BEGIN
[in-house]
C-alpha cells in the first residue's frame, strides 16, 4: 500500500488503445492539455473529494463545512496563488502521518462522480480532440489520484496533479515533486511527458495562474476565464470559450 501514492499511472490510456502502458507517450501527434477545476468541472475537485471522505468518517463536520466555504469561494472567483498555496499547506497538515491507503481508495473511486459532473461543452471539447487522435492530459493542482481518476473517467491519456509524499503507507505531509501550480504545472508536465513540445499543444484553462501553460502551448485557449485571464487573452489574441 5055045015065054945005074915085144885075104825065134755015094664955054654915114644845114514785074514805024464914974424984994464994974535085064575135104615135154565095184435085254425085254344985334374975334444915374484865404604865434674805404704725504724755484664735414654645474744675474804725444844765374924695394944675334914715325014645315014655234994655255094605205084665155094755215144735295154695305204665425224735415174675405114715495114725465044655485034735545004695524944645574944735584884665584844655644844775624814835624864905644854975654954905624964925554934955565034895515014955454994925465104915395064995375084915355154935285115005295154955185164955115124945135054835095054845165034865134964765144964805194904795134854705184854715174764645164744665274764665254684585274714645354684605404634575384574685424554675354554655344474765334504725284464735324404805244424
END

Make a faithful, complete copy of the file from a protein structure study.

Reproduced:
[in-house]
C-alpha cells in the first residue's frame, strides 16, 4: 500500500488503445492539455473529494463545512496563488502521518462522480480532440489520484496533479515533486511527458495562474476565464470559450 501514492499511472490510456502502458507517450501527434477545476468541472475537485471522505468518517463536520466555504469561494472567483498555496499547506497538515491507503481508495473511486459532473461543452471539447487522435492530459493542482481518476473517467491519456509524499503507507505531509501550480504545472508536465513540445499543444484553462501553460502551448485557449485571464487573452489574441 5055045015065054945005074915085144885075104825065134755015094664955054654915114644845114514785074514805024464914974424984994464994974535085064575135104615135154565095184435085254425085254344985334374975334444915374484865404604865434674805404704725504724755484664735414654645474744675474804725444844765374924695394944675334914715325014645315014655234994655255094605205084665155094755215144735295154695305204665425224735415174675405114715495114725465044655485034735545004695524944645574944735584884665584844655644844775624814835624864905644854975654954905624964925554934955565034895515014955454994925465104915395064995375084915355154935285115005295154955185164955115124945135054835095054845165034865134964765144964805194904795134854705184854715174764645164744665274764665254684585274714645354684605404634575384574685424554675354554655344474765334504725284464735324404805244424